Next Article in Journal
Impact of Boundary Conditions on a Groundwater Heat Pump System Design in a Shallow and Thin Aquifer near the River
Next Article in Special Issue
Determination of the Suitability of Some American Grapevine Rootstocks as a New Edible Landscape Component of Vertical Gardens
Previous Article in Journal
Analysis of the Effectiveness of Urban Land-Use-Change Models Based on the Measurement of Spatio-Temporal, Dynamic Urban Growth: A Cellular Automata Case Study
Previous Article in Special Issue
Redistributing Phosphorus in Animal Manure from a Livestock-Intensive Region to an Arable Region: Exploration of Environmental Consequences
Article Menu
Issue 5 (May) cover image

Export Article

Open AccessArticle
Sustainability 2017, 9(5), 799;

A Grey Water Footprint Assessment of Groundwater Chemical Pollution: Case Study in Salento (Southern Italy)

Department of Economics and Management, University of Salento, Prov. le Lecce-Monteroni, 73100 Lecce, Italy
Department of Biological and Environmental Sciences and Technologies, University of Salento, Prov. le Lecce-Monteroni, 73100 Lecce, Italy
Consorzio Interuniversitario di Ricerca in Chimica dei Metalli nei Sistemi Biologici, via Celso Ulpiani 27, 70125 Bari, Italy
Author to whom correspondence should be addressed.
Academic Editor: Marc A. Rosen
Received: 5 April 2017 / Revised: 3 May 2017 / Accepted: 9 May 2017 / Published: 11 May 2017
Full-Text   |   PDF [1375 KB, uploaded 11 May 2017]   |  


The worsening of groundwater quality is a huge problem for some regions, especially where a karst aquifer system is the most important water resource because of the deficiency of a well-developed superficial water supply. In this study the chemical quality of a deep aquifer of the Salento peninsula (Southern Italy), where a shallow aquifer and an extensive deep aquifer are exploited as a source of drinking water and irrigation water, was monitored. The indicator used to assess the sustainability of pollution produce by human activities is the “grey water footprint” (GWF) which measures the amount of water required to assimilate a polluting load produced from anthropic activity. The GWF, calculated for each chemical parameter, shows a widespread contamination by Mercury (Hg), Vanadium (V) and Ammonium (NH4+) with concentrations above the limits (Lgs. D. 31/2001). The high Mercury and Vanadium concentrations may thus be associated with anthropic pressures on the aquifer, while Ammonium derives mainly from fertilizers used in agriculture. The situation that emerged involves reflections on the continuous human pressure on natural resources. Therefore, the management of groundwater quality requires a multidisciplinary approach focused on identifying the measures necessary to protect our water resources. View Full-Text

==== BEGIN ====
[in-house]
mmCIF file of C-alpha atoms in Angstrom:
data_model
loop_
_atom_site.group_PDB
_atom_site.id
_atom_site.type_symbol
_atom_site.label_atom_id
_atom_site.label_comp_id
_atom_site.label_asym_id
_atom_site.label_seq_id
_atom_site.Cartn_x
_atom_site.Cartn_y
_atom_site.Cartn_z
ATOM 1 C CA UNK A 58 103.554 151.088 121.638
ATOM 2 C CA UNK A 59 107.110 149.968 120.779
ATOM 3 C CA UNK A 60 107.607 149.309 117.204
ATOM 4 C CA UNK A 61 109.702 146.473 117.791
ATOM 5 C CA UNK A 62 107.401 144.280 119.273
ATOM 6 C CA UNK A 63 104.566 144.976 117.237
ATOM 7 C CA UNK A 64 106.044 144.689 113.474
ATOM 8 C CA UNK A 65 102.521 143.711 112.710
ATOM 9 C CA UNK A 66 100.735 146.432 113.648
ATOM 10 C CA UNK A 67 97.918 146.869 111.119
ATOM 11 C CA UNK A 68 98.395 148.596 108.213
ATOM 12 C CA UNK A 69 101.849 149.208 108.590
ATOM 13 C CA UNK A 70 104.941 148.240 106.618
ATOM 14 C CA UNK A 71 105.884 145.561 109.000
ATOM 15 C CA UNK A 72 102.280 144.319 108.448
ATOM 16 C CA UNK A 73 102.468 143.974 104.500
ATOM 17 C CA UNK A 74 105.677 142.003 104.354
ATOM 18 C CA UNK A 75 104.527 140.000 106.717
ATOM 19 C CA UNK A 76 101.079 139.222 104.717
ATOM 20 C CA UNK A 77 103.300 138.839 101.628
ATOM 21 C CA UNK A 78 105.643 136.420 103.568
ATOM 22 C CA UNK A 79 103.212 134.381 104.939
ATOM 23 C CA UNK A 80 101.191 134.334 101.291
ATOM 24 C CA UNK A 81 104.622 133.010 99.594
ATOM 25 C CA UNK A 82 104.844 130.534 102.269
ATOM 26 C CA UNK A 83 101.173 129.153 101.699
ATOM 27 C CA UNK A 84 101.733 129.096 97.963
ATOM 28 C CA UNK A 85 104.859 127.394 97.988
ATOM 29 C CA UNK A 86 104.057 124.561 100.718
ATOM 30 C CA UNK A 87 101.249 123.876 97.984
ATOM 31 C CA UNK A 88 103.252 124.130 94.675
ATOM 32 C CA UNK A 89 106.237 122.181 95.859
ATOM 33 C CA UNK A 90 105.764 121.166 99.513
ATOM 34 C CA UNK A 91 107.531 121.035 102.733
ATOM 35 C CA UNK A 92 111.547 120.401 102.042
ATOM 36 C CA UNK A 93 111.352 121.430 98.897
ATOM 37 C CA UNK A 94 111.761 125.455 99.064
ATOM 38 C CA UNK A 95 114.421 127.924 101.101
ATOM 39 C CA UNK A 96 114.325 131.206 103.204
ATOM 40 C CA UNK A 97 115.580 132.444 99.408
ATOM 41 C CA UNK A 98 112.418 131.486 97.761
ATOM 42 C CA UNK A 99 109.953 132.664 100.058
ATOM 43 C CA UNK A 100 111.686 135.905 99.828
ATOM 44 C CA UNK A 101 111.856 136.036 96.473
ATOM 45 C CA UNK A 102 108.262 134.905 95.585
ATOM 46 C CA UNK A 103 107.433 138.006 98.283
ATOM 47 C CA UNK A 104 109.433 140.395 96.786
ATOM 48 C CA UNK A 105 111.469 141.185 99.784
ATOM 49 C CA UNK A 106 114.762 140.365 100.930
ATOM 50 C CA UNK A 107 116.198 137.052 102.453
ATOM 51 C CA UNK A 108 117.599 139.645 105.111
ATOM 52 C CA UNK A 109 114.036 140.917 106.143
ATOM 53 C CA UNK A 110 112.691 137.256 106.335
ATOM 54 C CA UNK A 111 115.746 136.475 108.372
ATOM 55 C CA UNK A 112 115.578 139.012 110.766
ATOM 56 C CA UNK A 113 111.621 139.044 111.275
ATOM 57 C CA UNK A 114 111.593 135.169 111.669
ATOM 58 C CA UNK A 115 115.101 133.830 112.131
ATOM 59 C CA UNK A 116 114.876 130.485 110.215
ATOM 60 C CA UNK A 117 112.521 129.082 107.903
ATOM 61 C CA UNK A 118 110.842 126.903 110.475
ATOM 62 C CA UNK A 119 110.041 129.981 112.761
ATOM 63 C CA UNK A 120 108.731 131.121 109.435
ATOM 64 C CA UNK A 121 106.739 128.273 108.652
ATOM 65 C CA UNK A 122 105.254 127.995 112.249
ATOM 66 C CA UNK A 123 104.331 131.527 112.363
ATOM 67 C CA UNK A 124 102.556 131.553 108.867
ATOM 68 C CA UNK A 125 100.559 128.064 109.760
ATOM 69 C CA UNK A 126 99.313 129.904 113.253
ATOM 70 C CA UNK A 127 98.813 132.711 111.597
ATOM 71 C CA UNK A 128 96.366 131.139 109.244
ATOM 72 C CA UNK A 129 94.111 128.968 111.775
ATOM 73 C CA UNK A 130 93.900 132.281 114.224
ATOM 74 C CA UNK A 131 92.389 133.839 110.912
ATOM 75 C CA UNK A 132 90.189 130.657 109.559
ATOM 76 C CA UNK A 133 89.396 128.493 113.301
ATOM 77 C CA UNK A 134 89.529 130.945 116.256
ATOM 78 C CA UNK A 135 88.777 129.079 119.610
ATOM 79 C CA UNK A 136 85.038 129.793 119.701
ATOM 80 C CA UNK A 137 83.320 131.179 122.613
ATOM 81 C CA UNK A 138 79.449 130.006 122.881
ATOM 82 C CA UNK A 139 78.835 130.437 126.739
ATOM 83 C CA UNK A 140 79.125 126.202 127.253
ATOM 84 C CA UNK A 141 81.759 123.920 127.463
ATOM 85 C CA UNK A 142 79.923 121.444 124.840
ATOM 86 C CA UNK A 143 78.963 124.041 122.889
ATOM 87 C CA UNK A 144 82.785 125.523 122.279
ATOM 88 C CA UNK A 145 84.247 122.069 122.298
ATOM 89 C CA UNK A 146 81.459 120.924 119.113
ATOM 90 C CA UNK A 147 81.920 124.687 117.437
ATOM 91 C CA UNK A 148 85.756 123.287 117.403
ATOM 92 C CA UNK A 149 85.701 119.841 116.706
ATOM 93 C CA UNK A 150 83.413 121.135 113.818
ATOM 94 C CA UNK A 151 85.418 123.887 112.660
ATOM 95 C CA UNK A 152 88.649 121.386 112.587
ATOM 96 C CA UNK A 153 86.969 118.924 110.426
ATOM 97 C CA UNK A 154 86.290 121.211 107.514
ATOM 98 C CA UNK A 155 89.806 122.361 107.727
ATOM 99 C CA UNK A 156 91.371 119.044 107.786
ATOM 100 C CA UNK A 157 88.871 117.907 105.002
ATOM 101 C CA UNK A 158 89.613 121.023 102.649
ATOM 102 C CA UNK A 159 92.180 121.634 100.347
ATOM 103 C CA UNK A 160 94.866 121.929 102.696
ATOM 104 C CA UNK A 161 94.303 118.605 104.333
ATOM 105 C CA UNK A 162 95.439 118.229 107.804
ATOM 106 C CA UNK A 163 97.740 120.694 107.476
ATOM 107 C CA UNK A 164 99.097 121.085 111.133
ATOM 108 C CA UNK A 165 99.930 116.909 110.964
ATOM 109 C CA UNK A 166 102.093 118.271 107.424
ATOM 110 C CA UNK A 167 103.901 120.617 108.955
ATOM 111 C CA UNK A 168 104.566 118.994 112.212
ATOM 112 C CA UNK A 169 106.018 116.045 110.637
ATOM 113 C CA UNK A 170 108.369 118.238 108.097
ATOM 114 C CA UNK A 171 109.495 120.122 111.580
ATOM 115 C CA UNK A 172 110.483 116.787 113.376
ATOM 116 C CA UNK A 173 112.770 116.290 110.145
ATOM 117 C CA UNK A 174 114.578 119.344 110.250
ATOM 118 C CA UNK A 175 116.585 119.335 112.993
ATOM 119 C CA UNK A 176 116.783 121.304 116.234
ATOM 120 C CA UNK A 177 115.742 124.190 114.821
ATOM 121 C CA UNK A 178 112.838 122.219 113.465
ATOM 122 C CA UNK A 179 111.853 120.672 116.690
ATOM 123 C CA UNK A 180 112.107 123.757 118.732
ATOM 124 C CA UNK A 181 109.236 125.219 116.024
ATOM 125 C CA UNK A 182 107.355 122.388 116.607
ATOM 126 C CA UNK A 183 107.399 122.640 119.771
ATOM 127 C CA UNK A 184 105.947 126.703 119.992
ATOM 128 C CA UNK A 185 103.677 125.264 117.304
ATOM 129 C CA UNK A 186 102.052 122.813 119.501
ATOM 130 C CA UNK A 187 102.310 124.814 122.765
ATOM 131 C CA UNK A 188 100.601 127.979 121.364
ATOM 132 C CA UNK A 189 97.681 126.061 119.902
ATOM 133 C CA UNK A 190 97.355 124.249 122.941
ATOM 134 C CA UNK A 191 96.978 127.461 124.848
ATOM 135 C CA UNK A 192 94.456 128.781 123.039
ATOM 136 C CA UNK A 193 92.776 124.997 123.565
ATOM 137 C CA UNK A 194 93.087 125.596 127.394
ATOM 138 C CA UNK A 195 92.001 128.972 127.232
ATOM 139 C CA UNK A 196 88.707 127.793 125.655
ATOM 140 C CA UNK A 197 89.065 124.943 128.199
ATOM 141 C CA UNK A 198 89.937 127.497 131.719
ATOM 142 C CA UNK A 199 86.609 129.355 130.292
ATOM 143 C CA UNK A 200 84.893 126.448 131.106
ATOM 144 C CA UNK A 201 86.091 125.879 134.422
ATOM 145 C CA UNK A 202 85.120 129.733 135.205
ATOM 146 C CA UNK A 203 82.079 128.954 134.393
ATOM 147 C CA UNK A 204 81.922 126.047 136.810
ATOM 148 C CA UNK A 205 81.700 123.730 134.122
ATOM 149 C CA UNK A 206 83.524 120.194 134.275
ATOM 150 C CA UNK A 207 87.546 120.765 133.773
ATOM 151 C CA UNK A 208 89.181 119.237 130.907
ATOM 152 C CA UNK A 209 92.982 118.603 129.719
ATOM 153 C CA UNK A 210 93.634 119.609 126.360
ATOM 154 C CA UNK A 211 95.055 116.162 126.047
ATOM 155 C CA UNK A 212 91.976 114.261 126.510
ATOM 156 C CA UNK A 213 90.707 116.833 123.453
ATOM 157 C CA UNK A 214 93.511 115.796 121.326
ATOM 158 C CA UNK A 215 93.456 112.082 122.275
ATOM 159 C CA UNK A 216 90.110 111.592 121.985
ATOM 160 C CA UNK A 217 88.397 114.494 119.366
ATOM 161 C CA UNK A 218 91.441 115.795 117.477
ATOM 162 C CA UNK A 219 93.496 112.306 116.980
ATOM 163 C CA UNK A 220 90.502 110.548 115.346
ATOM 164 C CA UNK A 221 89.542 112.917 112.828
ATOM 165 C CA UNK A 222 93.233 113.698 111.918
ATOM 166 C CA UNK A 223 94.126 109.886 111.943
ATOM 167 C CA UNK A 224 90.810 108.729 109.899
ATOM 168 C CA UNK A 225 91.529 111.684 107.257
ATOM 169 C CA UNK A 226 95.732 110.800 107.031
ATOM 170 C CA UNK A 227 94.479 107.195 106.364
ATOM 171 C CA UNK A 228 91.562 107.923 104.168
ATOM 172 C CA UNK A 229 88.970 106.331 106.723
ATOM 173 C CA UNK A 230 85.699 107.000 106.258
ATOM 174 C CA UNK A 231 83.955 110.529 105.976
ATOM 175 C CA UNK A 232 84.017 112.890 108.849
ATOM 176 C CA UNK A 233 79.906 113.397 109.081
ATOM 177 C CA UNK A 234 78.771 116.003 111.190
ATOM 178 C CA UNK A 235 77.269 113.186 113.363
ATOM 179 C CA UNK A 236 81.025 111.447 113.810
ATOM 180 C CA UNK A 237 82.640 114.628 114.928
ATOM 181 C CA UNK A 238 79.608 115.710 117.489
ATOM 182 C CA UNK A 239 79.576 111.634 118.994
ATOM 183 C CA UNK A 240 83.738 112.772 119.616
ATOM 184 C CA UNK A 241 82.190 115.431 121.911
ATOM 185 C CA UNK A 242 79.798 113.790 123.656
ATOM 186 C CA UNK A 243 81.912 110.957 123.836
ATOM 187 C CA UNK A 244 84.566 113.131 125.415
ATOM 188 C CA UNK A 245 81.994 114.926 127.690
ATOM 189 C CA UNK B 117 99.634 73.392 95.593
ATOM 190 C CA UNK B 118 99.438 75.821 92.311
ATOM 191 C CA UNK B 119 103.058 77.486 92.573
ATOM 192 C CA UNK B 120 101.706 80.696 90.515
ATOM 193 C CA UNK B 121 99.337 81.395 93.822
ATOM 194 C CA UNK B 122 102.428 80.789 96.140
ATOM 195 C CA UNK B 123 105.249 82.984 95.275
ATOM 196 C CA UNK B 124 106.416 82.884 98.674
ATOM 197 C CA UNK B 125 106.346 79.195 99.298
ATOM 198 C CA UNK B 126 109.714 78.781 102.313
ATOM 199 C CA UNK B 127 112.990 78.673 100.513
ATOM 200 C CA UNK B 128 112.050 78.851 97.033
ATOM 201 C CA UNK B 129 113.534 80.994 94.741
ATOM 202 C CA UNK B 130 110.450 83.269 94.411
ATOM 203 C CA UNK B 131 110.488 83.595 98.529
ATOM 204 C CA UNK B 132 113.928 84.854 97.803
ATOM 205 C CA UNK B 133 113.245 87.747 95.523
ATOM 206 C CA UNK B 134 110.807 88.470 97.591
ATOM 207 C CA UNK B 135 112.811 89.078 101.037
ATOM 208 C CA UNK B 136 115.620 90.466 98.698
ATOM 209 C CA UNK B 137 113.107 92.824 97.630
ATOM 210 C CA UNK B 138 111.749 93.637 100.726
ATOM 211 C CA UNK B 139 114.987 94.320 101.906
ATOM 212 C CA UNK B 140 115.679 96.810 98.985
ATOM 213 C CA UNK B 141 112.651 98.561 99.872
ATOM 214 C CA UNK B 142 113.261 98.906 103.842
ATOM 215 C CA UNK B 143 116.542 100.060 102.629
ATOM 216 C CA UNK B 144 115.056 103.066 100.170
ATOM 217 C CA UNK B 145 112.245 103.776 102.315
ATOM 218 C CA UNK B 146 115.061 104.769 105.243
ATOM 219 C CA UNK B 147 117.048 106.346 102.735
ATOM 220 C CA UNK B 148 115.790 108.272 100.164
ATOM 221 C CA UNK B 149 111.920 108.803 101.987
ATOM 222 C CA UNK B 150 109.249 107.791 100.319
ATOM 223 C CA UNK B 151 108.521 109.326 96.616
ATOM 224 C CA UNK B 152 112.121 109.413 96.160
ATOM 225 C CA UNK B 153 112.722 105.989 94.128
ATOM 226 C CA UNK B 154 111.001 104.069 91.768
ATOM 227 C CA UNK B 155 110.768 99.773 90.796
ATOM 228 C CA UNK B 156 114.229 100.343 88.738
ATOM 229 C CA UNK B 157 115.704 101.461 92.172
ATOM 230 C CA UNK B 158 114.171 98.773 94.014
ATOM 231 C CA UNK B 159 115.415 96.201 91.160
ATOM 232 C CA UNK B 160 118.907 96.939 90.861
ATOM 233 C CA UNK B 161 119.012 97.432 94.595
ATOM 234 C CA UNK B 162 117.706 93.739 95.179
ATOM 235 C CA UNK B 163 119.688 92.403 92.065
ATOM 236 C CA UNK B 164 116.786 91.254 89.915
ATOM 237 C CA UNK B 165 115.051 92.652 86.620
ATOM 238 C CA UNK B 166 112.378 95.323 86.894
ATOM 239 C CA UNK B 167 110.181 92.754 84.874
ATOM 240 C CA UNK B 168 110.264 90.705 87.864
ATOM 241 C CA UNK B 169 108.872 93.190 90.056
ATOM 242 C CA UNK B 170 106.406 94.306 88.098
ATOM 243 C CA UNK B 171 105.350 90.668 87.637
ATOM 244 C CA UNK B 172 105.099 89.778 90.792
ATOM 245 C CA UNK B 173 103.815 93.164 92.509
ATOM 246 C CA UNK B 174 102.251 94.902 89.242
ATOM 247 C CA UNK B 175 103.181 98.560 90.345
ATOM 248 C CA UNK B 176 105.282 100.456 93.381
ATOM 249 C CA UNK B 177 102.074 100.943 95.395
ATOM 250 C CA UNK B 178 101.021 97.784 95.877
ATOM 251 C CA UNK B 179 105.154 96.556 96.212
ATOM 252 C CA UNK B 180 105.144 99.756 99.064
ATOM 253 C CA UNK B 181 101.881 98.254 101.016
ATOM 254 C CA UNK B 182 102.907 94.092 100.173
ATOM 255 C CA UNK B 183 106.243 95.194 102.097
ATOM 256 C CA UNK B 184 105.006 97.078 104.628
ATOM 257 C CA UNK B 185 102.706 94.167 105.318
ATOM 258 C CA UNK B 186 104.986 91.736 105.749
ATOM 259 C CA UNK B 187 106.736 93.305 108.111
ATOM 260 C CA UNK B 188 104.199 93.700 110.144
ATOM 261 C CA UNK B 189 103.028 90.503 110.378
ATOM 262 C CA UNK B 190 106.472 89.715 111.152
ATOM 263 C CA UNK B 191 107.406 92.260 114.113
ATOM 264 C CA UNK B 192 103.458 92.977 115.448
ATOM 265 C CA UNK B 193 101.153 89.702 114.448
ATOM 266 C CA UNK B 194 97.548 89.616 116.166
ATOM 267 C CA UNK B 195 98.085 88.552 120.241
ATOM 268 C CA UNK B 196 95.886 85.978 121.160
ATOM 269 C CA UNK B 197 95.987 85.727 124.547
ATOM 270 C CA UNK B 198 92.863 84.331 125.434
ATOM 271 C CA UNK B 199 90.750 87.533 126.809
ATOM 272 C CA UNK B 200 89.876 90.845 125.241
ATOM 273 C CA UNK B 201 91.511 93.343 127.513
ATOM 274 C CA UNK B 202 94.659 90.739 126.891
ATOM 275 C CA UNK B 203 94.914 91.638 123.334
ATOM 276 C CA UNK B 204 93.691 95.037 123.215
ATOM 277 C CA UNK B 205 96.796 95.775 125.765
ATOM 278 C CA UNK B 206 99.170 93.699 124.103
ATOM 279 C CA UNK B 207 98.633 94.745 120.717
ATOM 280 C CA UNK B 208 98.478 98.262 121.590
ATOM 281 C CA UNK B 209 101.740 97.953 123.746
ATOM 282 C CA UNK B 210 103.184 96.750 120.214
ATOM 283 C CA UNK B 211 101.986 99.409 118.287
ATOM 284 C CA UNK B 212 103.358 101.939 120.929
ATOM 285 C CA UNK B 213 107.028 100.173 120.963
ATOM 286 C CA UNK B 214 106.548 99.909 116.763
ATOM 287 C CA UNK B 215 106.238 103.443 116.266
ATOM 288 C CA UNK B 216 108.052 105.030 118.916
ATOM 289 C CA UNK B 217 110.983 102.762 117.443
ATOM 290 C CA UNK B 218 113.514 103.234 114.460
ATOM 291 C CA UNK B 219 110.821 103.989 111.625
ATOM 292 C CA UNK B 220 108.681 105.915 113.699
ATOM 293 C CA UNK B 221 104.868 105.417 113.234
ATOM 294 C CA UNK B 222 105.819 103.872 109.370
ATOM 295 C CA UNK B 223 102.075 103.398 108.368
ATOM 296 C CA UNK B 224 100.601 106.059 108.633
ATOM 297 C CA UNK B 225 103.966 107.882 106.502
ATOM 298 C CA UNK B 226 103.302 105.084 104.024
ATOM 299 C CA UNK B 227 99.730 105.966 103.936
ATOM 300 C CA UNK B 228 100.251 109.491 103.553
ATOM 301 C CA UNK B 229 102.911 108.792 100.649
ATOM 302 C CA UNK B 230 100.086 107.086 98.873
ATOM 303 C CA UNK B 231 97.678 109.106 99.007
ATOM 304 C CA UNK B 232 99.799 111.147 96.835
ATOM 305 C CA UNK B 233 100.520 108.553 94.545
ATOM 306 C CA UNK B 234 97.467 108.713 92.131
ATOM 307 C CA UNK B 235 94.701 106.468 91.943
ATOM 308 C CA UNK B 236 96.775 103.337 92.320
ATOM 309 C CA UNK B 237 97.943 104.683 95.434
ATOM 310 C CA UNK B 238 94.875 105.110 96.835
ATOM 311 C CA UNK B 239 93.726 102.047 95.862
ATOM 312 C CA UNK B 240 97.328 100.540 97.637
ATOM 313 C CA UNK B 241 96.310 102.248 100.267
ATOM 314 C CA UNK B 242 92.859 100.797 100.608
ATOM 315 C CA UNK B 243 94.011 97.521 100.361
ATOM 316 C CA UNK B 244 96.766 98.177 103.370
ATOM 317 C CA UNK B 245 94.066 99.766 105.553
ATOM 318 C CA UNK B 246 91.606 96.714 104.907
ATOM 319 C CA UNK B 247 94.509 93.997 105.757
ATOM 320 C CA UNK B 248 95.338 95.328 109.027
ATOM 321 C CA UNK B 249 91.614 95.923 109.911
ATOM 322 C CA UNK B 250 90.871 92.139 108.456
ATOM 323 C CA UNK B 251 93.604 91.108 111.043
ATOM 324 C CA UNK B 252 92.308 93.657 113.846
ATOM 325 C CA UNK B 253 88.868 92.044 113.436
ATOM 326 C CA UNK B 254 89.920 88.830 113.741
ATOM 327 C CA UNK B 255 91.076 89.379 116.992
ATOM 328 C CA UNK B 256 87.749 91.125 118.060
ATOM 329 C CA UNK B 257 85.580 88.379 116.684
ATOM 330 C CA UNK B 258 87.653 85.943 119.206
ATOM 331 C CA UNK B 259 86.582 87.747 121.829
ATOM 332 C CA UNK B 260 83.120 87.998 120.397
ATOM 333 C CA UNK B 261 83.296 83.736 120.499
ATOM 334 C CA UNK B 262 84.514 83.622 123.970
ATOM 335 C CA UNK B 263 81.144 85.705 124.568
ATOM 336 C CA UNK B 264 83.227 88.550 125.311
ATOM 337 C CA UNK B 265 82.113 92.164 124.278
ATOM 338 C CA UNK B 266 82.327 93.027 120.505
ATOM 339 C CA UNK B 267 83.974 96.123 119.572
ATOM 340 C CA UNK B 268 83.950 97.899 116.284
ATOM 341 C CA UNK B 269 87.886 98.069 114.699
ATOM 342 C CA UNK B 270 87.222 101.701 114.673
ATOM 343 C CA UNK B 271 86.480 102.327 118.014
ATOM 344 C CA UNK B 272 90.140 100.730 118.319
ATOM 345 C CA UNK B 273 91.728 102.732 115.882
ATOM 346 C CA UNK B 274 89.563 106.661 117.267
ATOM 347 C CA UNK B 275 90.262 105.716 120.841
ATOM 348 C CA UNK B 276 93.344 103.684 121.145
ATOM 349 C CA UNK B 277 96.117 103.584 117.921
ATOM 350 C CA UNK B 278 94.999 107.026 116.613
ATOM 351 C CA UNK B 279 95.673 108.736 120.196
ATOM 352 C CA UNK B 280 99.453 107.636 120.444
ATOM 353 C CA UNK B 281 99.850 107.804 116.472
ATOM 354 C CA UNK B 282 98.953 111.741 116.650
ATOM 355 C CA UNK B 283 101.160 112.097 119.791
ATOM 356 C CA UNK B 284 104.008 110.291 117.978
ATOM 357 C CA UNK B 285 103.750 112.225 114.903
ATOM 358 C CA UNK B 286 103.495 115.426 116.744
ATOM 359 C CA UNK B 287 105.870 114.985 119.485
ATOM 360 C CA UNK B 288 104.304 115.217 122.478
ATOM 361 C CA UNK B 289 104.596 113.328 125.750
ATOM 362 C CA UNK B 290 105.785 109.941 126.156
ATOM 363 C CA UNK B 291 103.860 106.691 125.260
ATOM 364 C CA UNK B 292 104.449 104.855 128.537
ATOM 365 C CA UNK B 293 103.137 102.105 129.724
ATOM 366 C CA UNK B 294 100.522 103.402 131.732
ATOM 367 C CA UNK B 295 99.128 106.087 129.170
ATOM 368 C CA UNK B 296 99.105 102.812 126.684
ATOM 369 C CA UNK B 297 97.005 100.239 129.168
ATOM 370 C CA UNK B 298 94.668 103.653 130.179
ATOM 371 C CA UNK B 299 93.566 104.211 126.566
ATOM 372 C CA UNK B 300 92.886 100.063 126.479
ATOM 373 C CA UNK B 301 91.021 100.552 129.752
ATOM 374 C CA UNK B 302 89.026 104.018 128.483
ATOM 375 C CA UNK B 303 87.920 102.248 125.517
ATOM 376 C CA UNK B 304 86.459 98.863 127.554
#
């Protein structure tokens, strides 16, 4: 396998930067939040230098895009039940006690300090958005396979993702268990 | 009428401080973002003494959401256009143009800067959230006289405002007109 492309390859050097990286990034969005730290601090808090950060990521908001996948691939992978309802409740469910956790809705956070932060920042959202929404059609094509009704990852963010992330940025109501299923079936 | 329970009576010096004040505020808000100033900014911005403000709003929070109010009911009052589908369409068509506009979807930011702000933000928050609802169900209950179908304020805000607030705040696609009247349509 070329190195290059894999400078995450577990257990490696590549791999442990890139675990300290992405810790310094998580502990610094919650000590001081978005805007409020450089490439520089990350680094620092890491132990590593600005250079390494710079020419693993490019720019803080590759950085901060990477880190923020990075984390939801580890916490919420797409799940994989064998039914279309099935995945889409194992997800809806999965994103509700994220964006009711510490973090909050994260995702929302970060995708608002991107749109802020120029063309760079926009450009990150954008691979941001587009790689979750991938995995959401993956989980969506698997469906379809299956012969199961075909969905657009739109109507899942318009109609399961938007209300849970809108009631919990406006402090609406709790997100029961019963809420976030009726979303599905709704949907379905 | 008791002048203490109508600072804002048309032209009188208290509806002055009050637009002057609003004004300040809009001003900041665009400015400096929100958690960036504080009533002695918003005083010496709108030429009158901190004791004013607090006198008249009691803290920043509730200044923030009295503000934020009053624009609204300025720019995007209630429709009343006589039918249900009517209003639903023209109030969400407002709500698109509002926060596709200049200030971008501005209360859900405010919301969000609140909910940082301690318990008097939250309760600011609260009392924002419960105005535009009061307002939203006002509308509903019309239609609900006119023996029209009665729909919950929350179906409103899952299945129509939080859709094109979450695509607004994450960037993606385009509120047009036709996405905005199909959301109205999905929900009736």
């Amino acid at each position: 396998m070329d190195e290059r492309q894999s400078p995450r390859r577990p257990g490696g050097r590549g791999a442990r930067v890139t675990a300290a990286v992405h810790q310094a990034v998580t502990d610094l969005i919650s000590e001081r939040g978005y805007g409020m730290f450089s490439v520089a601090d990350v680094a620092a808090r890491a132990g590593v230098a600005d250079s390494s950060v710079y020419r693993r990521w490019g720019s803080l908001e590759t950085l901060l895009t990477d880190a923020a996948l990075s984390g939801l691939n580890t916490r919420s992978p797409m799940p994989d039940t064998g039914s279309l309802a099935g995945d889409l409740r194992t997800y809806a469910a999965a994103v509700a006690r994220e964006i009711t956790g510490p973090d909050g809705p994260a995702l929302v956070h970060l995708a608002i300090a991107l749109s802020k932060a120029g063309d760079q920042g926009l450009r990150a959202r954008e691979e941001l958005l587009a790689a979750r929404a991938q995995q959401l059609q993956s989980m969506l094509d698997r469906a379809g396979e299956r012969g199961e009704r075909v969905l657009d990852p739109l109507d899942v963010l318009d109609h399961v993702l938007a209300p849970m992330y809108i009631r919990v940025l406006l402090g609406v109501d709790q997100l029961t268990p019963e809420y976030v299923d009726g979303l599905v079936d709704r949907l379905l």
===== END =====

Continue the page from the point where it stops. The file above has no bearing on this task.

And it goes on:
Keywords: grey water footprint; groundwater; pollution grey water footprint; groundwater; pollution

Figure 1

This is an open access article distributed under the Creative Commons Attribution License which permits unrestricted use, distribution, and reproduction in any medium, provided the original work is properly cited (CC BY 4.0).

Share & Cite This Article

MDPI and ACS Style

Miglietta, P.P.; Toma, P.; Fanizzi, F.P.; De Donno, A.; Coluccia, B.; Migoni, D.; Bagordo, F.; Serio, F. A Grey Water Footprint Assessment of Groundwater Chemical Pollution: Case Study in Salento (Southern Italy). Sustainability 2017, 9, 799.

Show more citation formats Show less citations formats

Note that from the first issue of 2016, MDPI journals use article numbers instead of page numbers. See further details here.

Related Articles

Article Metrics

Article Access Statistics



[Return to top]
Sustainability EISSN 2071-1050 Published by MDPI AG, Basel, Switzerland RSS E-Mail Table of Contents Alert
Back to Top